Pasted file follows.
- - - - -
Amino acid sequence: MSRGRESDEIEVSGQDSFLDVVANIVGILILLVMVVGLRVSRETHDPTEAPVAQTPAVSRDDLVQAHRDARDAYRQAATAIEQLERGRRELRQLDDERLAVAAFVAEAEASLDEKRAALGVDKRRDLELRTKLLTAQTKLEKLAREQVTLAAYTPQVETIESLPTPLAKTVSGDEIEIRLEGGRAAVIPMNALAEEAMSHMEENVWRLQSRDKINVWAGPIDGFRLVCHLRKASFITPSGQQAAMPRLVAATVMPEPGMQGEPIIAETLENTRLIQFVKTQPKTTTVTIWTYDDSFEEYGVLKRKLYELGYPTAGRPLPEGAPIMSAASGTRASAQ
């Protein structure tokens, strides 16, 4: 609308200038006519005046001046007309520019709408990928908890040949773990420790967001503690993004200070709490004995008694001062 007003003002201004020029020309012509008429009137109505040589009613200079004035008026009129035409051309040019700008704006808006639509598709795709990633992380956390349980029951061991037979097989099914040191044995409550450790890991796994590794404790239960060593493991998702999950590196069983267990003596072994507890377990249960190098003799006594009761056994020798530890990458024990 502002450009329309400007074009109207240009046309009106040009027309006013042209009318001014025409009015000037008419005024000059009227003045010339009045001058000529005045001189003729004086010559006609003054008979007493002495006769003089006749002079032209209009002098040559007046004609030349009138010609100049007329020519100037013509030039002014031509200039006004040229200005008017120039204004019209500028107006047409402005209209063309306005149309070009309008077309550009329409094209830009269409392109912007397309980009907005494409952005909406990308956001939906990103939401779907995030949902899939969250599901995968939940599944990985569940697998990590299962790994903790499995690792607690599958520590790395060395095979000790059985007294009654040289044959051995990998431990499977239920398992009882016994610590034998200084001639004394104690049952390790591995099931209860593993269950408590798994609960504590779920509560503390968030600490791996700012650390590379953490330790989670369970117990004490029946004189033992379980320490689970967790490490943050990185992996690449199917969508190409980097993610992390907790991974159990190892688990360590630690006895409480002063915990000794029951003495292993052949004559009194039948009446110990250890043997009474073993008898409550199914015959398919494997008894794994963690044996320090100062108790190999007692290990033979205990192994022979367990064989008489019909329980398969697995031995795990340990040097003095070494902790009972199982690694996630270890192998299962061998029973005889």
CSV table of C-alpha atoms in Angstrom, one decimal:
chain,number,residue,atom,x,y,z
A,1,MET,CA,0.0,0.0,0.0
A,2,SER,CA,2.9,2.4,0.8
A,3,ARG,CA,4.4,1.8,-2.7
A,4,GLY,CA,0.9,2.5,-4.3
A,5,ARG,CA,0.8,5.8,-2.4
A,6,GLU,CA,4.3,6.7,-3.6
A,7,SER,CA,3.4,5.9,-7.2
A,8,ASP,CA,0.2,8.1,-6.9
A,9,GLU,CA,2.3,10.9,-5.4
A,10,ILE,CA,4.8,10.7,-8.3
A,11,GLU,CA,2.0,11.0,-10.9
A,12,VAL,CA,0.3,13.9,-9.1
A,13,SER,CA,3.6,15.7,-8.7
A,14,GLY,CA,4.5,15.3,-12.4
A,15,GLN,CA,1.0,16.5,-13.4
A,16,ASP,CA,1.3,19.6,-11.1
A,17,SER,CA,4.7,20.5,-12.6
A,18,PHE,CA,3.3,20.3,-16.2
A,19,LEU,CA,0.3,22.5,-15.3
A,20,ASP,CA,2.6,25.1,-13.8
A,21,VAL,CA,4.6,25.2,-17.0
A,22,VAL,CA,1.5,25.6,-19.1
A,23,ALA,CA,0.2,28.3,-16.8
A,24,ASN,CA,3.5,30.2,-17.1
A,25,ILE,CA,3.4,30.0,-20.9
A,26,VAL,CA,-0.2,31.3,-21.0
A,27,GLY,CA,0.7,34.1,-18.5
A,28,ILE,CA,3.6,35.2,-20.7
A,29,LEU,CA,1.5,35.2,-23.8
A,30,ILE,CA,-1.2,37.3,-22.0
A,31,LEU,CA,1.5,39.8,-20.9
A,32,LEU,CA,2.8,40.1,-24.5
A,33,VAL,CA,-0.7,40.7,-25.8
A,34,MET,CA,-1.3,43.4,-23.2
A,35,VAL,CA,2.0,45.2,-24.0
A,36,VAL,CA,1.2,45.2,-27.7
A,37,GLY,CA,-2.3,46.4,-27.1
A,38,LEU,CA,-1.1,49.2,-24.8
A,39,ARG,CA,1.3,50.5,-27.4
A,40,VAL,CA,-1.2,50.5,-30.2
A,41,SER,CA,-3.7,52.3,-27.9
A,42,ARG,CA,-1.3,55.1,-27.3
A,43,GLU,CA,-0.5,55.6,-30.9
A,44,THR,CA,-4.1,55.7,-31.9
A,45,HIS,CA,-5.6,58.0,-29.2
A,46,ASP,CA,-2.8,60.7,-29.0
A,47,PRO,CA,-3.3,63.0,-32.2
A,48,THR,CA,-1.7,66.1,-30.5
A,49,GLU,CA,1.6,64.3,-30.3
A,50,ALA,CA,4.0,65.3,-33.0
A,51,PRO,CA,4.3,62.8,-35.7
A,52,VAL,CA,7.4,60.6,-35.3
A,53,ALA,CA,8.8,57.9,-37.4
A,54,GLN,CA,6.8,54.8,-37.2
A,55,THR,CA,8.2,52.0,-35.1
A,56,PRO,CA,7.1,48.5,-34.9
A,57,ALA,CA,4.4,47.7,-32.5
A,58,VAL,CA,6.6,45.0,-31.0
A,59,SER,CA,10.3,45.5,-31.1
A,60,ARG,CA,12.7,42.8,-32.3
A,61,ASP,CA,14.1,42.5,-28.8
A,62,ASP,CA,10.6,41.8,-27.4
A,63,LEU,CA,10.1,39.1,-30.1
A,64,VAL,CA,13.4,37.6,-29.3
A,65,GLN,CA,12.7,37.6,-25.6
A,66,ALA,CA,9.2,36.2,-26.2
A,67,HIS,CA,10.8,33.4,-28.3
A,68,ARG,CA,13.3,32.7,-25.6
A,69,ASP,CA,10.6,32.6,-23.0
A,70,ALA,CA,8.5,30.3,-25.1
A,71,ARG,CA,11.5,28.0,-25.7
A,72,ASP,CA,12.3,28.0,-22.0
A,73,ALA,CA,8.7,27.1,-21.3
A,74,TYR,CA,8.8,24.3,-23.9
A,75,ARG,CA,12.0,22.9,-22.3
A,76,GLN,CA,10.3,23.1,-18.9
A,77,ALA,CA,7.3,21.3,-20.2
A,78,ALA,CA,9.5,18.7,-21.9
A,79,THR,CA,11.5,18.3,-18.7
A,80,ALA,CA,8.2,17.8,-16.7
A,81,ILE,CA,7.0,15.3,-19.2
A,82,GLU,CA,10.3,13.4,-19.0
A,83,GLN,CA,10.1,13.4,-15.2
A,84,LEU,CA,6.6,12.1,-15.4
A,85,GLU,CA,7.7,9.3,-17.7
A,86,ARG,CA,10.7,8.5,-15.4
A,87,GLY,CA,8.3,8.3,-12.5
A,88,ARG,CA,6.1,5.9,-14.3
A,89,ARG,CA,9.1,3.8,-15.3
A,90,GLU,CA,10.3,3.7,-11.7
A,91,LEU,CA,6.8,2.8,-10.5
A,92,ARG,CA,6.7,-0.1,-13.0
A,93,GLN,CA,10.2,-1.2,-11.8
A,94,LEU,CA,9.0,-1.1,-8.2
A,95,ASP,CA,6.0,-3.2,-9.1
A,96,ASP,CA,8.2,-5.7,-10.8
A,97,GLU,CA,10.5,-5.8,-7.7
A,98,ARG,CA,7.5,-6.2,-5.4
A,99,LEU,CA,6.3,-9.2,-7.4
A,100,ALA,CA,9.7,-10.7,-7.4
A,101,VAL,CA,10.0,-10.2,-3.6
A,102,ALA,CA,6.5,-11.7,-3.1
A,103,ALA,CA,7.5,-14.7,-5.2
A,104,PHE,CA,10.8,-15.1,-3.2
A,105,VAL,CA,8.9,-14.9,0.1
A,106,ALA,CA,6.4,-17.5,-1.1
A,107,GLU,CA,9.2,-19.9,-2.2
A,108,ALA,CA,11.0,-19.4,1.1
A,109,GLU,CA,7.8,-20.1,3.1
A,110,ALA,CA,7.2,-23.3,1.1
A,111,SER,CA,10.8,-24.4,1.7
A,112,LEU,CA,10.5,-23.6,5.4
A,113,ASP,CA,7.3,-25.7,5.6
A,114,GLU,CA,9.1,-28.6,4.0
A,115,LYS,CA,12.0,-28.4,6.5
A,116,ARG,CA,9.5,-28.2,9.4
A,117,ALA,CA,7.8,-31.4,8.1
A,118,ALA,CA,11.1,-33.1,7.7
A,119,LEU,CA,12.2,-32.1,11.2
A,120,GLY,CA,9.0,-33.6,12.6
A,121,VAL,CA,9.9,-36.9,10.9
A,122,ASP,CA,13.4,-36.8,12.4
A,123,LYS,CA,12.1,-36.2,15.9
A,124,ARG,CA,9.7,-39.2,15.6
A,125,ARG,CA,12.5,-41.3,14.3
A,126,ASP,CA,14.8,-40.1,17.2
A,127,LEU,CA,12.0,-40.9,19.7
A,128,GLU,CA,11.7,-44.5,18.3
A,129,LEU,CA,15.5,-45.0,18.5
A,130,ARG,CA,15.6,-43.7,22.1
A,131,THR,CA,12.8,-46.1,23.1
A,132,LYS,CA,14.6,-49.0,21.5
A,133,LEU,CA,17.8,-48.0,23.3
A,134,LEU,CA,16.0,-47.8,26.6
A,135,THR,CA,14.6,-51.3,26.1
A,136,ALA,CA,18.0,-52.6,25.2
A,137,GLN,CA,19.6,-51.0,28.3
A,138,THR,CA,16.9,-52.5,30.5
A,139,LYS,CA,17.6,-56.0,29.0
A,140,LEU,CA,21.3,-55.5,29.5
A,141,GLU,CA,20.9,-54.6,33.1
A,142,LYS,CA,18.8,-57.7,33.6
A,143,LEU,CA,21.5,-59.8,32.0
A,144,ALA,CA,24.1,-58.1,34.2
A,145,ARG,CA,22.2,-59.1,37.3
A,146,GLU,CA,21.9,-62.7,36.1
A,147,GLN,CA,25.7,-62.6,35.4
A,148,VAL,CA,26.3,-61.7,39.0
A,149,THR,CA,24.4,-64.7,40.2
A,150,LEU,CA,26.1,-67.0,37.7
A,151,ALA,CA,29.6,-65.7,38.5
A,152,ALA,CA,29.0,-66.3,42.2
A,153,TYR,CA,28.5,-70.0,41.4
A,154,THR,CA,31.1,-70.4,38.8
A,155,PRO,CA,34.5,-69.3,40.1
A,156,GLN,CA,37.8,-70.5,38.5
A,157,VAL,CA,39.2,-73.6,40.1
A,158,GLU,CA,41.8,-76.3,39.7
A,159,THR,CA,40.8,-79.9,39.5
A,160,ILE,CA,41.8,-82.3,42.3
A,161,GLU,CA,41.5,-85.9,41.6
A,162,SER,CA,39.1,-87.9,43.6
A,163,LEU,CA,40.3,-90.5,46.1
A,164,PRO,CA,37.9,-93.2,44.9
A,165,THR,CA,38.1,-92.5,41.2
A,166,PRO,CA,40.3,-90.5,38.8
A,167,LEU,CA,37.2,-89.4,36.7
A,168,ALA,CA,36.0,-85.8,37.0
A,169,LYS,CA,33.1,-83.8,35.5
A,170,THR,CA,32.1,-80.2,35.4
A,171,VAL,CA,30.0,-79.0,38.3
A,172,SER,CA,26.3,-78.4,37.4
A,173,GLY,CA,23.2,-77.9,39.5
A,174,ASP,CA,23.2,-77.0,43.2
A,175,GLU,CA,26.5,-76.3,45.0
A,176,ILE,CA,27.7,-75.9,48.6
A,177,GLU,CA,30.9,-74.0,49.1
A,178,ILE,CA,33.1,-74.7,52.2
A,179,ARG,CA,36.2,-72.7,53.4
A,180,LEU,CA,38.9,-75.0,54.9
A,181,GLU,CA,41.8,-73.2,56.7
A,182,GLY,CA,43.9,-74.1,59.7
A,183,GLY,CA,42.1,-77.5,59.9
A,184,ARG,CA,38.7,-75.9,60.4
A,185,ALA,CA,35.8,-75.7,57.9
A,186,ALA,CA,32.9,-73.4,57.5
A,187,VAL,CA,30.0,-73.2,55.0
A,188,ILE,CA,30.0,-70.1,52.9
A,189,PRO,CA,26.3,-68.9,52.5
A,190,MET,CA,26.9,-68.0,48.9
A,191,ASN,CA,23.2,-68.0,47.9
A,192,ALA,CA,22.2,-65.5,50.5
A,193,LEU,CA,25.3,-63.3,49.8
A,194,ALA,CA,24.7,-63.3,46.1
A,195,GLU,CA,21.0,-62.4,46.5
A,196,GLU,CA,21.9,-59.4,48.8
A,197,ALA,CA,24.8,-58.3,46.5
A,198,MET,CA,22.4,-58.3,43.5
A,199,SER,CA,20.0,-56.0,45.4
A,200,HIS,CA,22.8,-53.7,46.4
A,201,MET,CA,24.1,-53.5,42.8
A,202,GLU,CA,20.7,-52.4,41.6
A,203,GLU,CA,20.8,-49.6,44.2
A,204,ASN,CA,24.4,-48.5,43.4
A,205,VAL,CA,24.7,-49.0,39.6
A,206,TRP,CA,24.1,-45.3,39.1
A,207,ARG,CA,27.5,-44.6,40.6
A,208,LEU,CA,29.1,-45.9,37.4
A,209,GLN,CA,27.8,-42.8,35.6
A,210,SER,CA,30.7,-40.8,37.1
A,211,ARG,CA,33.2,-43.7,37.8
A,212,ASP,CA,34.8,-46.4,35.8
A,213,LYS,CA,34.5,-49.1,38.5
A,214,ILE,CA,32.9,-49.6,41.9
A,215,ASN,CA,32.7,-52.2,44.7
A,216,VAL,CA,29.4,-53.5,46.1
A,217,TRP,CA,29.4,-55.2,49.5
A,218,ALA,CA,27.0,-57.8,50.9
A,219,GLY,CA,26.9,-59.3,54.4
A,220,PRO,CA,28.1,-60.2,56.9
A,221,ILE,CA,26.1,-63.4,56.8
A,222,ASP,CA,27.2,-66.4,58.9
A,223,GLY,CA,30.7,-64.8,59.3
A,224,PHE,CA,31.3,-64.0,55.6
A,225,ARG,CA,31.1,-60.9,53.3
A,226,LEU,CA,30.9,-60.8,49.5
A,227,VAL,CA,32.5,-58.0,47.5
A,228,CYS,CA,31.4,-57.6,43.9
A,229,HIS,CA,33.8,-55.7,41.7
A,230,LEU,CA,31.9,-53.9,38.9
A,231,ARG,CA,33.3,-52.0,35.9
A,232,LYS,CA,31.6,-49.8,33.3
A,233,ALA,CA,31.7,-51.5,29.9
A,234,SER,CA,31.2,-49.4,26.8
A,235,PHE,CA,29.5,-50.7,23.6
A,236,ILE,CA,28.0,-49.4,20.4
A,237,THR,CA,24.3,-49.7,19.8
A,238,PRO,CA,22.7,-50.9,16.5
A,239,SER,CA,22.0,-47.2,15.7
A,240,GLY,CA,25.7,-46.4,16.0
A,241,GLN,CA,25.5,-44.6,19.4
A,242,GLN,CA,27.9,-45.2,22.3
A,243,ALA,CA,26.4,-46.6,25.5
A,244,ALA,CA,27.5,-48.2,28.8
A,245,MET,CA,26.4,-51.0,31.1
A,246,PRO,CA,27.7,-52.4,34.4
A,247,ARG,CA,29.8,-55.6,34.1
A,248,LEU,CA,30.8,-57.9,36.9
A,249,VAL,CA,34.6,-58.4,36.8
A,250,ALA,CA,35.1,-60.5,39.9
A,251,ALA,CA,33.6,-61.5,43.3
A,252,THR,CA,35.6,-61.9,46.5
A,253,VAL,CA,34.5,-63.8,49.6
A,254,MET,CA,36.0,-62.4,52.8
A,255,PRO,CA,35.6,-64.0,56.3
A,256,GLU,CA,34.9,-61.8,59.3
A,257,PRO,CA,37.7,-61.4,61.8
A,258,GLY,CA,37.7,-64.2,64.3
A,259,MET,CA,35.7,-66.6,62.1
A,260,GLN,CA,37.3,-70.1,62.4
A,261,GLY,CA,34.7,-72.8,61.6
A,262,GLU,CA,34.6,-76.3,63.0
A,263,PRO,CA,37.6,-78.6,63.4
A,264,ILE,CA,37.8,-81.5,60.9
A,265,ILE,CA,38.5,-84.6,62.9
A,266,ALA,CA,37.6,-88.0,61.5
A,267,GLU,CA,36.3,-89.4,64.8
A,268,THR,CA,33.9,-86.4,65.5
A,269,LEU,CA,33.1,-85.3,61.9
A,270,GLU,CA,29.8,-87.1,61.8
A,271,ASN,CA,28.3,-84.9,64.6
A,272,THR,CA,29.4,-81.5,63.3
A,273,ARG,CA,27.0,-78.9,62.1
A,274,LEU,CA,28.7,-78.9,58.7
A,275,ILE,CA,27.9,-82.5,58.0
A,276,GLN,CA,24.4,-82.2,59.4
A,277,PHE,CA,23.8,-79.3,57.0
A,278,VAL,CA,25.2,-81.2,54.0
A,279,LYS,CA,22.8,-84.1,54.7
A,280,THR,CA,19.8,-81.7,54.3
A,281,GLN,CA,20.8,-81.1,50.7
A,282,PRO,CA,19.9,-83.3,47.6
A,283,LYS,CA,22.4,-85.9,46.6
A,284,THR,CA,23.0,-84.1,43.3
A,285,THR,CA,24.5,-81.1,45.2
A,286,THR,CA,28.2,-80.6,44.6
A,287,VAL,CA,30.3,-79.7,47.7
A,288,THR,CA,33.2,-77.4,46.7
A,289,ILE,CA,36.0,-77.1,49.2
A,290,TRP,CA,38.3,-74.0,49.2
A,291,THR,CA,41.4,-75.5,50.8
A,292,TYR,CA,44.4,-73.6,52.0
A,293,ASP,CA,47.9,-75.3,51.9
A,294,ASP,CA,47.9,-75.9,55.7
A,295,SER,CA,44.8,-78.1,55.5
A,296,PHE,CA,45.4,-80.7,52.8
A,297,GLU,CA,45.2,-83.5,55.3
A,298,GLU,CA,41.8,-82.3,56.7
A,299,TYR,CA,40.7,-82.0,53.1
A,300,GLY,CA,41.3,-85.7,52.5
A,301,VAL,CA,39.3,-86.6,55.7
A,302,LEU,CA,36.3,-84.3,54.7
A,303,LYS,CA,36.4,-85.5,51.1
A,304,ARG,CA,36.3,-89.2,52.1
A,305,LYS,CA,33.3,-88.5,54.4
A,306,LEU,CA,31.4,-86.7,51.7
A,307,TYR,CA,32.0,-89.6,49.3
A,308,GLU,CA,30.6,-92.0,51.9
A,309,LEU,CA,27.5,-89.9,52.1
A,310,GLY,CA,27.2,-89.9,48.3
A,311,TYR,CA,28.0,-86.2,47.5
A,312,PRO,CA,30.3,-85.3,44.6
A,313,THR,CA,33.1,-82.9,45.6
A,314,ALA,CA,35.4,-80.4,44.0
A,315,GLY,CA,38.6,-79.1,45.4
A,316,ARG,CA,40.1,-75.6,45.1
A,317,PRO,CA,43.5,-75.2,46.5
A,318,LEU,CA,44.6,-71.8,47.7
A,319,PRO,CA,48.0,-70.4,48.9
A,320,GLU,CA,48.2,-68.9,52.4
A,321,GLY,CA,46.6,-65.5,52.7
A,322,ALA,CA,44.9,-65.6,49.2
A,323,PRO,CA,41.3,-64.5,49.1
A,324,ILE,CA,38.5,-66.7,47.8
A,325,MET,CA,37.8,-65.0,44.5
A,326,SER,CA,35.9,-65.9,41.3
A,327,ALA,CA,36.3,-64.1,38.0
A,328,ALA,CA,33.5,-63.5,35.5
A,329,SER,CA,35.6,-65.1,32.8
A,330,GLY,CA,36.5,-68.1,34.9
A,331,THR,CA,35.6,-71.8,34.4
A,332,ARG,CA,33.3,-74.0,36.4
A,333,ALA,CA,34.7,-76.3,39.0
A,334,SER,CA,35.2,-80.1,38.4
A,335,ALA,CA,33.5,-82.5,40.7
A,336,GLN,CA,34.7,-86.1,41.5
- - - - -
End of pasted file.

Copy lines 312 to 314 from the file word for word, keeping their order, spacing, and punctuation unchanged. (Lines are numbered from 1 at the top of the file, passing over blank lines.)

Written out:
A,308,GLU,CA,30.6,-92.0,51.9
A,309,LEU,CA,27.5,-89.9,52.1
A,310,GLY,CA,27.2,-89.9,48.3